Date of Degree

9-2020

Document Type

Dissertation

Degree Name

D.M.A.

Program

Music

Advisor

Scott Burnham

Committee Members

Anne Stone

Raymond Erickson

L. Poundie Burstein

Subject Categories

Musicology | Music Performance

Keywords

Beethoven, Missa solemnis, Mass, liturgy, Catholicism, bodily knowledge

Abstract

Since its 1824 premiere in St. Petersburg, Beethoven’s Missa solemnis, Op. 123 has only ever been performed in secular concert settings. This performance history is reflected in critical trends in Missa solemnis scholarship. Following Adorno’s 1959 essay that characterized the Missa as “alienated,” critical perspectives on Beethoven’s last Mass have largely responded to the work as "absolute" music, indifferent to or disregarding the Mass text. Despite its exclusively secular performance history, however, the Missa solemnis was written for use in the Mass liturgy (at the installation of the Archduke Rudolf as Archbishop of Olmütz). Moreover, the Missa was composed during a dynamic period in the socio-cultural life of Catholic Vienna, when the intersection between religious practice and Enlightenment ideals was vigorously debated.

This dissertation addresses a liturgical gap in much Missa solemnis scholarship. It argues that knowledge of liturgical theology and practice enlarges the range of audible meaning in the Missa and suggests useful theoretical models with which to conceptualize the listening experience. Part socio-historical investigation, the dissertation highlights the context of the Missa’s production in the cultural complexities of Beethoven’s Vienna (acknowledging in particular the role of the Catholic Aüfklarung) and in the intersection of the Mass liturgy with broader aesthetic and philosophical trends in the nineteenth-century German-language world. In considering the Missa in relation to the identity and function of the Mass, the dissertation employs the concept of embodiment as a hermeneutical tool. It argues that somatic knowledge—central to theological understanding of the liturgy—offers a compelling lens through which to observe interdisciplinary text/music/liturgy conversations at work in the Missa.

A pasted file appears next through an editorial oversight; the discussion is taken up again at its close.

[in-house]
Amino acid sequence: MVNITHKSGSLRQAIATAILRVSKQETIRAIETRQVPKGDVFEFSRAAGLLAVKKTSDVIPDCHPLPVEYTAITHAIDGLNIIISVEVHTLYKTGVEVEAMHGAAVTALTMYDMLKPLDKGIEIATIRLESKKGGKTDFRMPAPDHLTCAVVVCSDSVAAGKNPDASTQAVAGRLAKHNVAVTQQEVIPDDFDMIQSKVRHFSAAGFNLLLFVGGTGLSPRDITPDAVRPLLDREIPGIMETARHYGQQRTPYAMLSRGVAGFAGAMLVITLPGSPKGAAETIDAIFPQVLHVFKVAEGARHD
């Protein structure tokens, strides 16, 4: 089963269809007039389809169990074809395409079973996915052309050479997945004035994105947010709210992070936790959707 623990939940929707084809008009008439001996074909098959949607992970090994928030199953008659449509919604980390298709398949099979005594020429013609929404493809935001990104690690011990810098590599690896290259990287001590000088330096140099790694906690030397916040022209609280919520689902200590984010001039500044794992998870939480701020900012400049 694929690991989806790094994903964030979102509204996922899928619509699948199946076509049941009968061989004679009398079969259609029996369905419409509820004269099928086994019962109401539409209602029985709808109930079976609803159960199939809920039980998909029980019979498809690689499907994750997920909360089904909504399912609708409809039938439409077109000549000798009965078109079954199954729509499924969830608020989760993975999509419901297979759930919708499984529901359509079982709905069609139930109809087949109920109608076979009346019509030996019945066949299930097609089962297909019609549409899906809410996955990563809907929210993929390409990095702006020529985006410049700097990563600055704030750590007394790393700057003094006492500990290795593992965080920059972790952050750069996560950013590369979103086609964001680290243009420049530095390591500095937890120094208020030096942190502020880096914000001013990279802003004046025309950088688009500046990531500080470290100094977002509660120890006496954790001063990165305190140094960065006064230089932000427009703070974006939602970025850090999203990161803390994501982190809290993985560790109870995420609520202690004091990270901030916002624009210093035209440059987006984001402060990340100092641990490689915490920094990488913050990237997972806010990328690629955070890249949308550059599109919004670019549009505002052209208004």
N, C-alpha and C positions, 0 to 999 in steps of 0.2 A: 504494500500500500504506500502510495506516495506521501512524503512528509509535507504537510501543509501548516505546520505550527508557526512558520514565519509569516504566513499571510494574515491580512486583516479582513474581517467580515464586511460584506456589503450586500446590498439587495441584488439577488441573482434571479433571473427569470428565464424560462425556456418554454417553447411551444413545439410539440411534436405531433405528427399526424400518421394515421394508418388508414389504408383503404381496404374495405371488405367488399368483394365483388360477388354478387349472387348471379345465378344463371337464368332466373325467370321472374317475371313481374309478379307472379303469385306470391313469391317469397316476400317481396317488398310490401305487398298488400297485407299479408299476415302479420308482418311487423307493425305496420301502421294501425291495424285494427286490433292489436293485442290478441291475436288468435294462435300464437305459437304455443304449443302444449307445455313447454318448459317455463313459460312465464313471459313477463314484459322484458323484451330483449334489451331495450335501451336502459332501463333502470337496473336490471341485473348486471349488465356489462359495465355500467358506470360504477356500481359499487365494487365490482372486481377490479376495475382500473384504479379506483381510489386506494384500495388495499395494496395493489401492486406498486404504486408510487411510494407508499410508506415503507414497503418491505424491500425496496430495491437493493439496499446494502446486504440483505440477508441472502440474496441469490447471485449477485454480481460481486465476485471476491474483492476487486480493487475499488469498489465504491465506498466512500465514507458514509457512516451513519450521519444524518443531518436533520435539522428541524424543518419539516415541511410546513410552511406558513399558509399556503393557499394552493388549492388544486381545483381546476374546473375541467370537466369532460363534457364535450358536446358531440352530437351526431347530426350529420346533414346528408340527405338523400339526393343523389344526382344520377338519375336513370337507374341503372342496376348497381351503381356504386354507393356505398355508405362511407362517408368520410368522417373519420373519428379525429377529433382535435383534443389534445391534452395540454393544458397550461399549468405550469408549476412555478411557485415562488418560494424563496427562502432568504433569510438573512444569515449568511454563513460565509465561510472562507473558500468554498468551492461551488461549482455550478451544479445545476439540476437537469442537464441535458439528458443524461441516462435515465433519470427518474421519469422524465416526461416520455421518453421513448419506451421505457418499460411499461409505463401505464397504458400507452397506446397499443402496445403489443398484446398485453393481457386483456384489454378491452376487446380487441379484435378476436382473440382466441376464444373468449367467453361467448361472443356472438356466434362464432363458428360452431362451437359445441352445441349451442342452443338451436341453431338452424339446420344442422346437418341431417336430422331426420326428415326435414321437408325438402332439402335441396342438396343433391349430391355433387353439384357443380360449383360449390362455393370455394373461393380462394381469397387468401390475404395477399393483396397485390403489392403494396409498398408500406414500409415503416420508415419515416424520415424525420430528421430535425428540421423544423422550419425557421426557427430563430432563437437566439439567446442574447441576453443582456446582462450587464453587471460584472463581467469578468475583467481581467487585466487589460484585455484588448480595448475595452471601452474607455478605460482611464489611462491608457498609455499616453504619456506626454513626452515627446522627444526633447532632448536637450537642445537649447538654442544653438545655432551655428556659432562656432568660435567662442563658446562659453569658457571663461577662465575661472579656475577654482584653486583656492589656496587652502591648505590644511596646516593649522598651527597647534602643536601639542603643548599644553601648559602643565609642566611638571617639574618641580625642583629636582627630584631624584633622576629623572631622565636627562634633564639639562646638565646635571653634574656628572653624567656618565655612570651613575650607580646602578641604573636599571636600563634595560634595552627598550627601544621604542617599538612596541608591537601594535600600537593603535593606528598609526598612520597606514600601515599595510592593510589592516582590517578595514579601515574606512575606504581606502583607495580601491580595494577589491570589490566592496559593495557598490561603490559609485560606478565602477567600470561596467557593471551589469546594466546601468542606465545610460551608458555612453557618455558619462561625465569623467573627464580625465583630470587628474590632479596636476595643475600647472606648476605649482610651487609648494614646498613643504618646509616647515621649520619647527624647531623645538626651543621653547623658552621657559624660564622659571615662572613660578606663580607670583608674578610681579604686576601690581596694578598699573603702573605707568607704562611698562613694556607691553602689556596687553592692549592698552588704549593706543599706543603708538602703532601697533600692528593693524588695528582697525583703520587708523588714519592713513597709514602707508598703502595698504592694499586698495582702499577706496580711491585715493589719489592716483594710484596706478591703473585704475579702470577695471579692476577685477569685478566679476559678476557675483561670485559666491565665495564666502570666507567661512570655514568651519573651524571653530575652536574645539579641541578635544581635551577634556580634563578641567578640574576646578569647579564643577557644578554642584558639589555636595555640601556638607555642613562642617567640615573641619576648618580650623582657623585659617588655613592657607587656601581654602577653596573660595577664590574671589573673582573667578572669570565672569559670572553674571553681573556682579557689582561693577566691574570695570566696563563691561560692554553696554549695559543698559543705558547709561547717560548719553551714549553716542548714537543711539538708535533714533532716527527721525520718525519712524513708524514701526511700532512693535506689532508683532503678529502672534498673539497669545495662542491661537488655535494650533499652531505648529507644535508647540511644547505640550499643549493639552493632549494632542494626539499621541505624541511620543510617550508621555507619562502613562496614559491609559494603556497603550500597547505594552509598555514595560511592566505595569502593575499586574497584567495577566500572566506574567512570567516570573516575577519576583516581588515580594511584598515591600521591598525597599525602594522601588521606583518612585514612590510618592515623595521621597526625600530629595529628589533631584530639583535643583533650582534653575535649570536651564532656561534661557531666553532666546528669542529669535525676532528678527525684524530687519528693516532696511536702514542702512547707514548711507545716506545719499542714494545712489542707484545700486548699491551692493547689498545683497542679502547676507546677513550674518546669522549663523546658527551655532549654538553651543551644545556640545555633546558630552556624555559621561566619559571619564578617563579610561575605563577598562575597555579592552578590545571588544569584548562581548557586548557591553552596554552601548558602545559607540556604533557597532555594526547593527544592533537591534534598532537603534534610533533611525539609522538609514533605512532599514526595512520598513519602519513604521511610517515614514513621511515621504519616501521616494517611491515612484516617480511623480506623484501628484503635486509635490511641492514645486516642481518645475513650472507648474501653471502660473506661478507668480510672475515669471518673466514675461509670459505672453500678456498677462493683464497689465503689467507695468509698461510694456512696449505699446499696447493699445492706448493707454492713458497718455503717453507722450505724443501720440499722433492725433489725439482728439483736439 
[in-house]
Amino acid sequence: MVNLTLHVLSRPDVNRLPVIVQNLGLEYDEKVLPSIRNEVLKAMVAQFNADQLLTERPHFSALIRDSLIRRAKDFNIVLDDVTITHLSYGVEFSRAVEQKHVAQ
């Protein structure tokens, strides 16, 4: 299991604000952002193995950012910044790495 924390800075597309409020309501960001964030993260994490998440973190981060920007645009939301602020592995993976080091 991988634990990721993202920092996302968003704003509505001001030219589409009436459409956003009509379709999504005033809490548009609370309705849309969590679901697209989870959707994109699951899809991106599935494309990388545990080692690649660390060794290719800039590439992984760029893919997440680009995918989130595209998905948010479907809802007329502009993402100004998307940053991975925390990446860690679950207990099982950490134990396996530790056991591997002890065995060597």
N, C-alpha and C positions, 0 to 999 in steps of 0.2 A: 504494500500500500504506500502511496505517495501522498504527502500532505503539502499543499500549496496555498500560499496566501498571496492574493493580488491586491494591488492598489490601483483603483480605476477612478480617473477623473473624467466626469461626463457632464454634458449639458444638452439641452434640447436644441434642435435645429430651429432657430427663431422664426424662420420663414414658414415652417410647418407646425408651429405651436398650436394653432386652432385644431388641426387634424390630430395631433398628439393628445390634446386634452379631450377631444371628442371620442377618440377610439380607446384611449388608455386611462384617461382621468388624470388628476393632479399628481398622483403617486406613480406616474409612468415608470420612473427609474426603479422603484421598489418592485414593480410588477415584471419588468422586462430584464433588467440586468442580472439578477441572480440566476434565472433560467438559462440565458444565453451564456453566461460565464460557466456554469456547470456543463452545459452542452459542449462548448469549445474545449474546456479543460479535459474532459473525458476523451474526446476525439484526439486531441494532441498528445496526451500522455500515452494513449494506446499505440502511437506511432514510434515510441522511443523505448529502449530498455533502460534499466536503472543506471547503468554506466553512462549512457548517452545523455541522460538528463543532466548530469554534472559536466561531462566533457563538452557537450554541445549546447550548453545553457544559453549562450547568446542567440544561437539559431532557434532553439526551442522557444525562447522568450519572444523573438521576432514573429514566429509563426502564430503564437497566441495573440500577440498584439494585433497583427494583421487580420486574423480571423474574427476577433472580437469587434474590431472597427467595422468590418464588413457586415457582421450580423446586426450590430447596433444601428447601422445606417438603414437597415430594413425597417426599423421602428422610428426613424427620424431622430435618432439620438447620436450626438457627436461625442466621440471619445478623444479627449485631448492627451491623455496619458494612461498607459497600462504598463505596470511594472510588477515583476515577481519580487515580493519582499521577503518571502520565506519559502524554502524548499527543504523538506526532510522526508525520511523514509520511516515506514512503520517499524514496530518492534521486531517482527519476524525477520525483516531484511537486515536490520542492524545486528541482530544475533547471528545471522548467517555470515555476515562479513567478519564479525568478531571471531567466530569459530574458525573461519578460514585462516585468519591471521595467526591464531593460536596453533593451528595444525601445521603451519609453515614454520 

This dissertation advocates a multi-disciplinary approach to the Missa solemnis, studying the work as music, text and liturgy, drawing on a variety of philosophical, theological, musicological and artistic voices, historical and contemporary. While historical enquiry is considered important to the discussion, the contemporary listener is always present: the dissertation probes the ways in which approaching the Missa in its liturgical dimension interact with and potentially shape a contemporary listening experience. In doing so, it advocates for listening as a philosophical and imaginative challenge.

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